After Safe Conduct Pasternak had not altogether given up his hope of writing a novel, and throughout the 1930s he had made further sketches for one, among them "The Notes of Patrick." Although this piece starts with World War I and then jumps back to the events of 1905, other chapters of the novel that Pasternak worked on were supposed to present a wider historical scene than that. Unfortunately, all this material perished in a fire in 1941. What survives is the cover of Pasternak’s projected novel with two crossed out titles on it: "Kogda mal’chiki vyrosli" (When the Boys Grew up) and "Zapiski Zhivul’ta" (The Notes of Zhivul’t). It is probably not accidental that the very sound of the name Zhivul’t is close to that of Zhivago and that both names are related to the Russian word zhivoi (living). This similarity becomes especially meaningful if readers take into account that one of Pasternak’s early prose sketches, "Smert’ Reliquimini" ("The Death of Reliquimini"), has a variant name, Purvit—for Reliquimini, derived from the distorted French phrase pour la vie (for the sake of life, 3:645). The three names, Zhivago, Zhivul’t, and Purvit, are then united by their common life-affirming symbolism.

"The Notes of Patrick" contains a range of themes that links it with Doctor Zhivago. Its heroine Evgeniia Istomina is reminiscent of Lara. Istomina is married to a teacher of physics and mathematics in the Ural town of Iuriatin, one of the major sights of action in Doctor Zhivago. After her husband disappears at the front during World War I, Istomina, like Lara, raises her daughter Katia alone. There are further characters in "The Notes of Patrick" that could be considered models for Doctor Zhivago. Among them are Anna Gubertovna (in Doctor Zhivago her patronymic is Ivanovna) and Aleksandr Aleksandrovich Gromeko, in whose house Patrick grows up. As in the novel, the Gromekos in "The Notes of Patrick" have a daughter, Tonia, whom Patrick/Zhivago marries. Other similarities that reach beyond the scope of this discussion further enhance the closeness between the two works.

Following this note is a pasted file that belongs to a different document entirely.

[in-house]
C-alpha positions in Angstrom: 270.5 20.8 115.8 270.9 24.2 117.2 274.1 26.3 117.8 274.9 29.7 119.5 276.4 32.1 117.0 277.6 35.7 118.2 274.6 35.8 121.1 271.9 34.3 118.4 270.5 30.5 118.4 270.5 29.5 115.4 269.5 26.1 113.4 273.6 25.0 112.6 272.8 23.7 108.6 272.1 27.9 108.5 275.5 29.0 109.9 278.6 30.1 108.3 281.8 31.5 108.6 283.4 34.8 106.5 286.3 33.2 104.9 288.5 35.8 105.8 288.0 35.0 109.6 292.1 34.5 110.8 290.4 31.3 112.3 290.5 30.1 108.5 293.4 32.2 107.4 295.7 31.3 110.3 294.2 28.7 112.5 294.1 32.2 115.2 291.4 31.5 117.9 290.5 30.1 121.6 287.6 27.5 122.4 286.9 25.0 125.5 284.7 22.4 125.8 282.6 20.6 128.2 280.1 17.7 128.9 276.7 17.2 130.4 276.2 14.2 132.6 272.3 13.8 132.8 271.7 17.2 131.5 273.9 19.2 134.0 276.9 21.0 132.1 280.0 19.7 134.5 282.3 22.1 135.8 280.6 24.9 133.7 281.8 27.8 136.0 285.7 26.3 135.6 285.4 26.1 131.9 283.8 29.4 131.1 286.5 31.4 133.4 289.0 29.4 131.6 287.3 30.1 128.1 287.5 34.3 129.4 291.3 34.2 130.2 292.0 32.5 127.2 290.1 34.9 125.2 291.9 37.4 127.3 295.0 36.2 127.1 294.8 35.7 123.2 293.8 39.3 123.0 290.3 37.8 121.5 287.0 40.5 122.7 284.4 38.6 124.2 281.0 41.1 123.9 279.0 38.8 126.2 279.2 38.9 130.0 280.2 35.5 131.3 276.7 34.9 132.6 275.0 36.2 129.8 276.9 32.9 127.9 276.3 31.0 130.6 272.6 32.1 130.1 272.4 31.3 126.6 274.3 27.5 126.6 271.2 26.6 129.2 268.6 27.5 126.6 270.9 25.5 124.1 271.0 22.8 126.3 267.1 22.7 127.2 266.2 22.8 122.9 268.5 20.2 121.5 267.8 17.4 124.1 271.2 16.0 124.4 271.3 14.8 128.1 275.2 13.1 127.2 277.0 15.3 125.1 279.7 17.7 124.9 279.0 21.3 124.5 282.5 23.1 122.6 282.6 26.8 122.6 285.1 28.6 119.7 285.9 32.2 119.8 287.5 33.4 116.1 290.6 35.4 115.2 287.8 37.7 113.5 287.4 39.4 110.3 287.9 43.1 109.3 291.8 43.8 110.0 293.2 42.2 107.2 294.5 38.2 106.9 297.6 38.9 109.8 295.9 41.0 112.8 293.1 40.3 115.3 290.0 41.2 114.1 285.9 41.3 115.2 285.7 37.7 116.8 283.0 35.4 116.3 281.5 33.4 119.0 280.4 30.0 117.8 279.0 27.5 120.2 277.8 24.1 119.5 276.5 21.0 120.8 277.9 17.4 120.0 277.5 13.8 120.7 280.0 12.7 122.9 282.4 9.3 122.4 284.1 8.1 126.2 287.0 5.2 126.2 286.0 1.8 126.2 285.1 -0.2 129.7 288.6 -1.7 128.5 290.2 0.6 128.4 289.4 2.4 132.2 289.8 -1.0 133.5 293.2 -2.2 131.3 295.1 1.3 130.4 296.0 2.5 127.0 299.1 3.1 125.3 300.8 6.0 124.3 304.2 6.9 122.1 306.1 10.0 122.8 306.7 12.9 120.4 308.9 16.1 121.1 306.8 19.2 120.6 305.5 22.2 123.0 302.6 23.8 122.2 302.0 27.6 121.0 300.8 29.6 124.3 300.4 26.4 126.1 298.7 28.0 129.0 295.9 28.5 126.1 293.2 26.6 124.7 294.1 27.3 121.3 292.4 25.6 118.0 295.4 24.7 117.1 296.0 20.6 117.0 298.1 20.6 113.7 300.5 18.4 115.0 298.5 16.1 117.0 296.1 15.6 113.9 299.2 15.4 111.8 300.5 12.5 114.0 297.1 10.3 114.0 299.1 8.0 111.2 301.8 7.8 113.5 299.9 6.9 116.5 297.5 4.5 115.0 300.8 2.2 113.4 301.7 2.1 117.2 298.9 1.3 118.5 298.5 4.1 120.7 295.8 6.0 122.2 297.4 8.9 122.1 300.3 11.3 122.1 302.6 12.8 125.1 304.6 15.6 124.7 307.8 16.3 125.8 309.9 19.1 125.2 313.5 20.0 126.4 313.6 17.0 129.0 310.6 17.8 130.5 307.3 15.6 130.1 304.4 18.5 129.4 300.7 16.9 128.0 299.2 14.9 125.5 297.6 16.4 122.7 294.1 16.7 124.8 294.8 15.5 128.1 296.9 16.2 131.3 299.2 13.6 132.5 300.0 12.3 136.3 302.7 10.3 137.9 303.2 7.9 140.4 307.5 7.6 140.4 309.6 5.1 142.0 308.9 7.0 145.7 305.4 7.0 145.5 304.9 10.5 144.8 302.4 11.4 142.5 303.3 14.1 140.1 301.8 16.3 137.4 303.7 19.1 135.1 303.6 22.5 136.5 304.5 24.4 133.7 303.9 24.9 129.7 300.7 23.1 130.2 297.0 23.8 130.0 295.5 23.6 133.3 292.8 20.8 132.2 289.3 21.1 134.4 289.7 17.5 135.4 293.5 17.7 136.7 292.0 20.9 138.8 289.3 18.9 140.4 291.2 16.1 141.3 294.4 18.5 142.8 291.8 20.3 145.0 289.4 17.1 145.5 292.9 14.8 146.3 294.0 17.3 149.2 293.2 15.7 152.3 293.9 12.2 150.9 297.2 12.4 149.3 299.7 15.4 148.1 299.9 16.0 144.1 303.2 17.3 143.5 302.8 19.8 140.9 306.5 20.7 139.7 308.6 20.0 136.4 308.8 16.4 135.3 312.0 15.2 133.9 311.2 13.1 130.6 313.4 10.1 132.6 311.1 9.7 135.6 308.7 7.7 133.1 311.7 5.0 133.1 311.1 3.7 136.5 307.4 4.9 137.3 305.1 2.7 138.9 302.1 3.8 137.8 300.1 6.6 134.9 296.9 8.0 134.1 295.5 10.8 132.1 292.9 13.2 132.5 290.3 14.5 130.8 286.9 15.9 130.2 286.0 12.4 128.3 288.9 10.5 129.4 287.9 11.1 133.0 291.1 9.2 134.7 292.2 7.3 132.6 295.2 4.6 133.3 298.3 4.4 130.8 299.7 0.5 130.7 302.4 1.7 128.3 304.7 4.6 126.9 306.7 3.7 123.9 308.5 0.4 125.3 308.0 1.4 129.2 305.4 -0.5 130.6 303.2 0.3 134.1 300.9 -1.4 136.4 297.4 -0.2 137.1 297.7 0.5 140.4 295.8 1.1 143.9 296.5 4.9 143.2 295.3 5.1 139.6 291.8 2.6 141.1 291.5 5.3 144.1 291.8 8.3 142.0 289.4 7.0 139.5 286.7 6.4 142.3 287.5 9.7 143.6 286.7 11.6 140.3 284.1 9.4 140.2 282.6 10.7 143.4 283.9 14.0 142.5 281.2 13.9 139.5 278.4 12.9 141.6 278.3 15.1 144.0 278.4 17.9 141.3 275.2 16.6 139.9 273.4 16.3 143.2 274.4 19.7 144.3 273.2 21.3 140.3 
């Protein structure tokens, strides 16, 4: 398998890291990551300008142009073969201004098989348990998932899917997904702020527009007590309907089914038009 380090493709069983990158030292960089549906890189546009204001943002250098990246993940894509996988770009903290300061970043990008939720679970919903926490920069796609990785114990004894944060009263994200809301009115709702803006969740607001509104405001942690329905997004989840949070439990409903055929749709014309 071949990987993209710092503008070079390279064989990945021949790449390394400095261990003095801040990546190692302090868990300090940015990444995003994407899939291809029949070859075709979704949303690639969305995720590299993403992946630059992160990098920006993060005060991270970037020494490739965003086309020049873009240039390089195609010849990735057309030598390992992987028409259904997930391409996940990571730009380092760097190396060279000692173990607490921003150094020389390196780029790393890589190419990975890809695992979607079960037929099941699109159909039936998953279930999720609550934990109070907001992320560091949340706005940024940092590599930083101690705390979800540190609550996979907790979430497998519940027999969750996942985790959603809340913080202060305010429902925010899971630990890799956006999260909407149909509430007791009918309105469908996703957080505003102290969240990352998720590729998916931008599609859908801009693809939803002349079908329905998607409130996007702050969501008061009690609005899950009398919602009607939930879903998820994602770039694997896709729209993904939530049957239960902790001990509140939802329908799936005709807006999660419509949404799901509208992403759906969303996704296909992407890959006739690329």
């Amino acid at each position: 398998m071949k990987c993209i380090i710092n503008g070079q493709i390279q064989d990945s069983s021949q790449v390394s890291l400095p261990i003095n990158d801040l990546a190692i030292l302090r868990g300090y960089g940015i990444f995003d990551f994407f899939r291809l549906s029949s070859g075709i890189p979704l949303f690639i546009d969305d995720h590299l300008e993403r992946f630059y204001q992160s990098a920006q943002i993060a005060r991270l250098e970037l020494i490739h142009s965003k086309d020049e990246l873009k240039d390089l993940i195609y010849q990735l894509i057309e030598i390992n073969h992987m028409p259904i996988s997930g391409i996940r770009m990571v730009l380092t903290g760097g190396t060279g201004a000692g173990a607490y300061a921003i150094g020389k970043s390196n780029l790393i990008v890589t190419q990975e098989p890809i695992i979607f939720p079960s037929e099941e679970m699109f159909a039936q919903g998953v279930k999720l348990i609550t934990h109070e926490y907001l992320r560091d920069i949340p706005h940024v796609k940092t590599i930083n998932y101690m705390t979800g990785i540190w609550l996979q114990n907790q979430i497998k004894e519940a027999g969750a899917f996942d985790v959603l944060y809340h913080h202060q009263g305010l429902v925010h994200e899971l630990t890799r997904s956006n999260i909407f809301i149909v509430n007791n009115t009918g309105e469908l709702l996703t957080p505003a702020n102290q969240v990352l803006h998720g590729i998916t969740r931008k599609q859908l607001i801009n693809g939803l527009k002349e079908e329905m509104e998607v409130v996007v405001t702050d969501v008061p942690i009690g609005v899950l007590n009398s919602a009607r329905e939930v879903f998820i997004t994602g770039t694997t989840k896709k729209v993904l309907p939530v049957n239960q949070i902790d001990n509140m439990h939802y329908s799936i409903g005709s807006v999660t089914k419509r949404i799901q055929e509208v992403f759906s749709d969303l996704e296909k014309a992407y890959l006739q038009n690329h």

Pasternak began work on Doctor Zhivago in the winter of 1945–1946, and his correspondence of that period reflects his intensive work on the novel. On 1 February 1946 he wrote to Olga Freidenberg that he was writing a "large prose" in which he wanted to express things most important to him. By October 1946 he informed her that he had already written a part of novel titled "Mal’chiki i devochki" (Boys and Girls), which spans the period 1902–1946. The degree of involvement with and excitement about this piece of writing is reflected in a letter to Freidenberg of 13 October 1946, in which Pasternak calls "Boys and Girls" his "first real work" and outlines some issues it was going to address: Christianity, nationalism, and the Jewish question. Despite his intense translation work at that time, Pasternak made progress on his novel, which later was titled Doctor Zhivago. In the fall of 1948 he reported to Freidenberg that the first part of the book was finished and he was planning for the second, which would cover the period from 1917 to 1945. The letter contains major points of the plot development that indeed later fully materialized in the completed novel: the characters Gordon and Dudorov were to survive their friend Zhivago, who was to die in 1929, leaving behind a notebook filled with poems, which would appear in a separate chapter.